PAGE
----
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Accepting Authority of Ordinations delaying Church Reunion

FEELING KEENLY that it would be a humiliating reflection upon the validity of their own ministry if they agreed to a reordination of the clergy as a requisite for church union, the Board of Bishops of the Methodist Episcopal Church have formally rejected the overtures of the Lambeth Conference.

As told in these pages several times, the Lambeth proposals, which were promulgated by a conference of Anglican and Episcopal bishops from all over the world in August, 1920, provide, in brief, for a reunion of the churches on the basis that priests of the Roman and Greek Catholic Churches would be accepted as priests of the Anglican Church if their own communions would reciprocate, while it is asked of the Protestant Churches that they should allow their ministers to submit to reordination by Anglican or Episcopal bishops. The proposals have not yet been accepted by any denomination, and their rejection by the Methodists is generally taken as indicative of the attitude of the other branches of the Protestant Church.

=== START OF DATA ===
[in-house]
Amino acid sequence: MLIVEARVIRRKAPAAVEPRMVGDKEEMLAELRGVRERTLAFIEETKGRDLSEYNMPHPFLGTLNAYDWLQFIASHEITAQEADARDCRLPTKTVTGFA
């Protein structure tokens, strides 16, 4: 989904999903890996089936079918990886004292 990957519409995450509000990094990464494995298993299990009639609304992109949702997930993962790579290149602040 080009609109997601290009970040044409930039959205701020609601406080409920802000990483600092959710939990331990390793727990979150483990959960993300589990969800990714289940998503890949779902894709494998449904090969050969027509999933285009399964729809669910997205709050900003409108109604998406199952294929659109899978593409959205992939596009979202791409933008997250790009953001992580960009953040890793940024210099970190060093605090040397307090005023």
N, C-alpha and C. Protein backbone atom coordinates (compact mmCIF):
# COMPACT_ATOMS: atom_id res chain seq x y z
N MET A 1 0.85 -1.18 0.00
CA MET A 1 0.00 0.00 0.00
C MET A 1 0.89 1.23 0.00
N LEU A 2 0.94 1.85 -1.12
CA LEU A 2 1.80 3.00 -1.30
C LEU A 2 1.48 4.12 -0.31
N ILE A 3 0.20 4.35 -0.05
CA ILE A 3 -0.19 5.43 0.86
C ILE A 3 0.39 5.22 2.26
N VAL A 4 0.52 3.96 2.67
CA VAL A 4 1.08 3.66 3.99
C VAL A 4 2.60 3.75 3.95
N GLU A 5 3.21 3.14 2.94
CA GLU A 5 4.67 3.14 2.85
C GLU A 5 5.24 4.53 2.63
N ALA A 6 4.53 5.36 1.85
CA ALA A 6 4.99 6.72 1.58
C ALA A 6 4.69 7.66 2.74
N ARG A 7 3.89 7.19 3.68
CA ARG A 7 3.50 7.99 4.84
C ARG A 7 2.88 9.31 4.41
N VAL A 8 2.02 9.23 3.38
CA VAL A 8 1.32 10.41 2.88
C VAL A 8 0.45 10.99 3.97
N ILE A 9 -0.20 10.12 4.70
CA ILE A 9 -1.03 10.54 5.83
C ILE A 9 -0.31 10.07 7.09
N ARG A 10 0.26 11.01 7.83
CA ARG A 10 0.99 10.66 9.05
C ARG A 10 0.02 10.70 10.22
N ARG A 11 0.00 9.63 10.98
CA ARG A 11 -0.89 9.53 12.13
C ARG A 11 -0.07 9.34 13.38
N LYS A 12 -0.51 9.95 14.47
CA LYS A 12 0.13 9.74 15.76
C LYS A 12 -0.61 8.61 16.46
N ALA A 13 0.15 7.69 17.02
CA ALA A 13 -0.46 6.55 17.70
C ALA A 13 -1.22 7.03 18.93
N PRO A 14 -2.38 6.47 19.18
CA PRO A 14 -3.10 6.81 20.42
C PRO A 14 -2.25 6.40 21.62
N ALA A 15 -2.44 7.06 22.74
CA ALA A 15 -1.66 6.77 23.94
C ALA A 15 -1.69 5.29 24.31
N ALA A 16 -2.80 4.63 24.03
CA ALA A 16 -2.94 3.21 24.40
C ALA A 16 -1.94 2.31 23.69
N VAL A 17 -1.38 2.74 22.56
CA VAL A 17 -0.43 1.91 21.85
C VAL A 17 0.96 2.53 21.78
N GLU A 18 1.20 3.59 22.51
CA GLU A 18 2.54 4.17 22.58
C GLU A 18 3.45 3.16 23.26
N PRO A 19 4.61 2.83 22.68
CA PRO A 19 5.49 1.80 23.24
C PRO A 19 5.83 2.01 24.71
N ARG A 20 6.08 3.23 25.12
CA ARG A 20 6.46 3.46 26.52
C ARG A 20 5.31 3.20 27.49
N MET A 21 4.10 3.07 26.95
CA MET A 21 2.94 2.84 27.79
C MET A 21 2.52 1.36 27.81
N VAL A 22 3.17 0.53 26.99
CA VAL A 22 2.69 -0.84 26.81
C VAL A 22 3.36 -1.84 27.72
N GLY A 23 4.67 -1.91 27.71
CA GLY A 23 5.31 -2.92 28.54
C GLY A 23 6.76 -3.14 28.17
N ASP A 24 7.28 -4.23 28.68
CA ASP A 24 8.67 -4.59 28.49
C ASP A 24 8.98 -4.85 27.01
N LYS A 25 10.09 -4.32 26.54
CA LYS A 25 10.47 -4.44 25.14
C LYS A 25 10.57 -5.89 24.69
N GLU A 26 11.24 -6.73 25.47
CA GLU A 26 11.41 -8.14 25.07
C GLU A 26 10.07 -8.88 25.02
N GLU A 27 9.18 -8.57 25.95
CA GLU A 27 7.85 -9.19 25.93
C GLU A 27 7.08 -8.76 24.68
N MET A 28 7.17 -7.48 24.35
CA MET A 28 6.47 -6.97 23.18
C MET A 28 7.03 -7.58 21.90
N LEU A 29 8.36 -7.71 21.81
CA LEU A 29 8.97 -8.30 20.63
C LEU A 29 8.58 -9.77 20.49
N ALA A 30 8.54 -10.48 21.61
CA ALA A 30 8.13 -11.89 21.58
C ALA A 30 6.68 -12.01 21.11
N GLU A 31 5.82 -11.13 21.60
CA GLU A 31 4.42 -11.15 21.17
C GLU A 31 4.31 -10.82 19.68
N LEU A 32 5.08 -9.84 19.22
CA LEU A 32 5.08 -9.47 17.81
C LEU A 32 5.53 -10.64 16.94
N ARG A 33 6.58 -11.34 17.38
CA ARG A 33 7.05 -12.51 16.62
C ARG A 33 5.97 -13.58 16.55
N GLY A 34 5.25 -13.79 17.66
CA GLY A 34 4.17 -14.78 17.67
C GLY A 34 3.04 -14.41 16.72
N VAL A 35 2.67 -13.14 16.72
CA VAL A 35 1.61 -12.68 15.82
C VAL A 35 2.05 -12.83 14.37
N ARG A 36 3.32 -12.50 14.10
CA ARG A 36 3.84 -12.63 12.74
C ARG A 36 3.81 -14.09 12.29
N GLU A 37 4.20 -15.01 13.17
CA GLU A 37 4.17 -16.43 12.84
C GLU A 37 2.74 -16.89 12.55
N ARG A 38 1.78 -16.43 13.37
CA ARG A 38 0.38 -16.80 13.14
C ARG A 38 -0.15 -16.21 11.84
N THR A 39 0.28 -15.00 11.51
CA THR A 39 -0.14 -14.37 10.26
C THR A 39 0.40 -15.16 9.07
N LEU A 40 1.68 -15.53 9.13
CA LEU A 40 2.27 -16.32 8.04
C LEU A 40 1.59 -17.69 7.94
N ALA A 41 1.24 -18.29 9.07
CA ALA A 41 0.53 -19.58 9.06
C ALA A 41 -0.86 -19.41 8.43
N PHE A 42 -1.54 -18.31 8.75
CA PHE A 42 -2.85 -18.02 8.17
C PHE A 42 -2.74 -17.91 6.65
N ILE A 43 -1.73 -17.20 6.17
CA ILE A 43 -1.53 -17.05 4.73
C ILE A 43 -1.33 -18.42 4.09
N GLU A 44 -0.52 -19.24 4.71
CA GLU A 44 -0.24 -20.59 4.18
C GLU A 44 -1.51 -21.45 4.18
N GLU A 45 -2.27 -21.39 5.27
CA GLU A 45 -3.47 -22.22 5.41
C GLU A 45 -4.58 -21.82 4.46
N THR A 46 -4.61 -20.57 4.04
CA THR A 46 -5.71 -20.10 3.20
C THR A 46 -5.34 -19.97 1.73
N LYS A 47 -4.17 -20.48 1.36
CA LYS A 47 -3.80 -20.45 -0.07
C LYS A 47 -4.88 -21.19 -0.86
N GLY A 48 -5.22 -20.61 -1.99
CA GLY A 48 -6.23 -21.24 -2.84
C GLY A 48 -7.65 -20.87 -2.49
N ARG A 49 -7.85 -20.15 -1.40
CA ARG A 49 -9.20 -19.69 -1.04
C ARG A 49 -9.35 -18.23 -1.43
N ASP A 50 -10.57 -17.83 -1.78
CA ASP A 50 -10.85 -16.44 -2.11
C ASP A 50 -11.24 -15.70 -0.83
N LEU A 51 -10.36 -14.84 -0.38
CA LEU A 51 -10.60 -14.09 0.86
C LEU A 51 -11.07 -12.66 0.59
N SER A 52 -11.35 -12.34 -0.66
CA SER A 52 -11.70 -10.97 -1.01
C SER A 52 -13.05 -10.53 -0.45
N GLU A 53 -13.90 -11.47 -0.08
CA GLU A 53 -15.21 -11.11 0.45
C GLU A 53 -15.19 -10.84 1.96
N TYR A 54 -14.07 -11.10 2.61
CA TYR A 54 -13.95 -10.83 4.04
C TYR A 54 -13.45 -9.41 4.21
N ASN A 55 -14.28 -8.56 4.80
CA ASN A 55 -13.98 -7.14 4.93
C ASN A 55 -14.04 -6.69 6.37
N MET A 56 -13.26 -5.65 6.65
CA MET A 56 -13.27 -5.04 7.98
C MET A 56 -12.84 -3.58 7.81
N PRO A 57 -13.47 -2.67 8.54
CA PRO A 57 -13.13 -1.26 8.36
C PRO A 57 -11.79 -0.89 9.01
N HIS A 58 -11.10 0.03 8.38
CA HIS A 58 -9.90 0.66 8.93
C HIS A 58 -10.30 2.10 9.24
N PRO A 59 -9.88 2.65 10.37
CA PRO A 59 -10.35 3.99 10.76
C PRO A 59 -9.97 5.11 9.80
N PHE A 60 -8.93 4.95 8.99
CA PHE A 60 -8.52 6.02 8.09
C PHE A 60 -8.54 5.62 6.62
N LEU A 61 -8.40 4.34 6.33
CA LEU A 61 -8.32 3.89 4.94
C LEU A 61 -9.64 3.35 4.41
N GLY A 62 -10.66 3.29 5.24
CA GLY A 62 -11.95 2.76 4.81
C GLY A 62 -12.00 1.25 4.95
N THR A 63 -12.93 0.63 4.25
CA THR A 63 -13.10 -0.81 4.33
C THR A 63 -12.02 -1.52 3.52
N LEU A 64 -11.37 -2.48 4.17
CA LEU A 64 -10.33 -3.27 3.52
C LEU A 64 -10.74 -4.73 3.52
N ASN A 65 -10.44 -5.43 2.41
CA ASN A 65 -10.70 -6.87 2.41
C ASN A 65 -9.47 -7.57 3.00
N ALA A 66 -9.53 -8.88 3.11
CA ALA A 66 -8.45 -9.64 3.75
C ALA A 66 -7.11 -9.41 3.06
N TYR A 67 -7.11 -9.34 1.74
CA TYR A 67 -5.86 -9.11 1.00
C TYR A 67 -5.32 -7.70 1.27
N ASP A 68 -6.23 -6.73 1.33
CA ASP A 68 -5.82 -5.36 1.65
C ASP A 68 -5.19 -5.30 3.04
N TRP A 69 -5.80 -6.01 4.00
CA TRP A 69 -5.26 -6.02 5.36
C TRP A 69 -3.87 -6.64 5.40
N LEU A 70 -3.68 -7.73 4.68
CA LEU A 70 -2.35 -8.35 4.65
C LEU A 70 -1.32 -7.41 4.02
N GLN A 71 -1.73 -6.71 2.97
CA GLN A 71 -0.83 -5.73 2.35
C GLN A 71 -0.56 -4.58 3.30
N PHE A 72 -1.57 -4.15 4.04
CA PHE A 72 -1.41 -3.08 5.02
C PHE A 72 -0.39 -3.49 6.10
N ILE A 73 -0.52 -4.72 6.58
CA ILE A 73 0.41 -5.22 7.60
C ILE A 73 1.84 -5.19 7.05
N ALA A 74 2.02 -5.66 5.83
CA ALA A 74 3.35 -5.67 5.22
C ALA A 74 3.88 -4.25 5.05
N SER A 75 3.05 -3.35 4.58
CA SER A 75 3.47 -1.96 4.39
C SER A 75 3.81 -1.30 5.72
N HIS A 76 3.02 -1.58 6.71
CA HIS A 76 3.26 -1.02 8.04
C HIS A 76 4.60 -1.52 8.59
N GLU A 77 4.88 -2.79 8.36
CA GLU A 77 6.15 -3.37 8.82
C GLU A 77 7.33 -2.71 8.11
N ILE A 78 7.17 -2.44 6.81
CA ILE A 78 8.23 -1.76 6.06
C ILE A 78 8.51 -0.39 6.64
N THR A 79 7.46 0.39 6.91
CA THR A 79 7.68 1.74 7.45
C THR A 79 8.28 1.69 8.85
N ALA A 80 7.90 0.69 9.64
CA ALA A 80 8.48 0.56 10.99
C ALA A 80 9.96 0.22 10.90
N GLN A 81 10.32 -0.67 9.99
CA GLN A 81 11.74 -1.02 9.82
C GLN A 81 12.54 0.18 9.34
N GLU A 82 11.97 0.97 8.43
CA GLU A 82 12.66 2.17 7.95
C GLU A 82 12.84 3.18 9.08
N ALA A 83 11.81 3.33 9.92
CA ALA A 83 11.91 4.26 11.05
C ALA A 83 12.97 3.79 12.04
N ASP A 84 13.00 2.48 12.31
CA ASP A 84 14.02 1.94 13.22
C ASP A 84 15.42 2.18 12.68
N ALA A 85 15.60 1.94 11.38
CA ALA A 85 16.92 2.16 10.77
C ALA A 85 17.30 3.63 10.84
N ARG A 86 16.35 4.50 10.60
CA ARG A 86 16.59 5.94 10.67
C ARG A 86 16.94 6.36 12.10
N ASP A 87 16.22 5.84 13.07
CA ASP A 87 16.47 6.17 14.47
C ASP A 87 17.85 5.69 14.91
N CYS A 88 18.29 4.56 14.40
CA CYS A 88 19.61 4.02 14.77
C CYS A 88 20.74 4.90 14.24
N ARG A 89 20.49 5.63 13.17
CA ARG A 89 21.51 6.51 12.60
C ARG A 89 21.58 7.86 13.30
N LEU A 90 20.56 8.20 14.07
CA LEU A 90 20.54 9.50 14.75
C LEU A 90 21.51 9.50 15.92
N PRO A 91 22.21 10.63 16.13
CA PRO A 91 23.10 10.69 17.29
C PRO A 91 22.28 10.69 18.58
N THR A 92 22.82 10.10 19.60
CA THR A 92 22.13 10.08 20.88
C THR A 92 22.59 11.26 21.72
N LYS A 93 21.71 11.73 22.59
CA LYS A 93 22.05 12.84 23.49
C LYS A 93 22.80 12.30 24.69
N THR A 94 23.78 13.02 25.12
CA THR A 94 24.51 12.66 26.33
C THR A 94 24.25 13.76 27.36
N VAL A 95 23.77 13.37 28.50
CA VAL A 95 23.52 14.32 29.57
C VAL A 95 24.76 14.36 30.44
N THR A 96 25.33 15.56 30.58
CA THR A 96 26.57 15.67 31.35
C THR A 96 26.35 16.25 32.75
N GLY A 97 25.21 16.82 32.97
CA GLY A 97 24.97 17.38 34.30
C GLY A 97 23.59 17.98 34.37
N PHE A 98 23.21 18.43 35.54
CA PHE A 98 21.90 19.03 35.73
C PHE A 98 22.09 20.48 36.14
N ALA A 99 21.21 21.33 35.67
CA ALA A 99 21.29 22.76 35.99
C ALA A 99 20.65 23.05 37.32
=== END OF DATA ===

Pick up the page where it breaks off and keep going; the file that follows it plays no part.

The "implied inferiority or insufficiency of their own authority and ordination" under the Lambeth scheme is regarded by the Methodists as an insuperable obstacle to the proposed reunion, and the Newark. News remarks that "doubtless the Methodist Bishops are correct in feeling that their ministry and laity would resent the intimation, however lightly laid, that the church, one of the largest Protestant denominations, has been without the pale of authoritative Christendom. One hundred and eighty long years have passed since John Wesley became the founder of Methodism as it endures to-day, and in that time the Bishops point out that the Church has been blest of God. Deeply as they are convinced of the unity of purpose of the Anglican Church and their own, they can not, even as a form, subscribe to a theory that Divine authority has not been theirs." On the other hand, " there can be no doubt of the sincerity and warmth of the union proposals which have been broached by a number of the eminent ministers of the Episcopal Communion," says The Christian Century (Undenominational). "The World Conference on Faith and Order, the proposed concordat with the Congregationalists, and the Lambeth Conference are all evidences of the spirit of what The Christian Century is pleased to believe is a majority opinion of the men and women of the Episcopal Church. Yet these various overtures have not been received with very much warmth by the evangelicals of this country. There has been courtesy in the replies, and a studied avoidance of anything offensive, but nothing that looked at all earnestly toward closer fellowship."